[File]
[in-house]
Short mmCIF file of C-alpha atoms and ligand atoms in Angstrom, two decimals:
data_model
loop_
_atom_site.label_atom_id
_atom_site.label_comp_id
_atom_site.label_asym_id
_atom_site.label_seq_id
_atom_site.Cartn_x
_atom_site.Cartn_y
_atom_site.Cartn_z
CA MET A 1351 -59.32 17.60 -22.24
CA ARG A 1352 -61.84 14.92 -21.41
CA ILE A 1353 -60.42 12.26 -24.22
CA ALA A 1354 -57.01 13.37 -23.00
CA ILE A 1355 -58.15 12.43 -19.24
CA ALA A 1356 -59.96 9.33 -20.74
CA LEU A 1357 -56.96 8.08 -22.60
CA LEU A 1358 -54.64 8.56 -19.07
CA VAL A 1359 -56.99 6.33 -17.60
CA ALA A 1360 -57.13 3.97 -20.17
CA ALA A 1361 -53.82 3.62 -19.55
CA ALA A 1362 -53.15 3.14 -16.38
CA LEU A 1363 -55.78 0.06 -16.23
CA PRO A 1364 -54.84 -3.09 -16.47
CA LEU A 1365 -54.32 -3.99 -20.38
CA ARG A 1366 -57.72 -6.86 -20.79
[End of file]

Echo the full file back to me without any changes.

[in-house]
Short mmCIF file of C-alpha atoms and ligand atoms in Angstrom, two decimals:
data_model
loop_
_atom_site.label_atom_id
_atom_site.label_comp_id
_atom_site.label_asym_id
_atom_site.label_seq_id
_atom_site.Cartn_x
_atom_site.Cartn_y
_atom_site.Cartn_z
CA MET A 1351 -59.32 17.60 -22.24
CA ARG A 1352 -61.84 14.92 -21.41
CA ILE A 1353 -60.42 12.26 -24.22
CA ALA A 1354 -57.01 13.37 -23.00
CA ILE A 1355 -58.15 12.43 -19.24
CA ALA A 1356 -59.96 9.33 -20.74
CA LEU A 1357 -56.96 8.08 -22.60
CA LEU A 1358 -54.64 8.56 -19.07
CA VAL A 1359 -56.99 6.33 -17.60
CA ALA A 1360 -57.13 3.97 -20.17
CA ALA A 1361 -53.82 3.62 -19.55
CA ALA A 1362 -53.15 3.14 -16.38
CA LEU A 1363 -55.78 0.06 -16.23
CA PRO A 1364 -54.84 -3.09 -16.47
CA LEU A 1365 -54.32 -3.99 -20.38
CA ARG A 1366 -57.72 -6.86 -20.79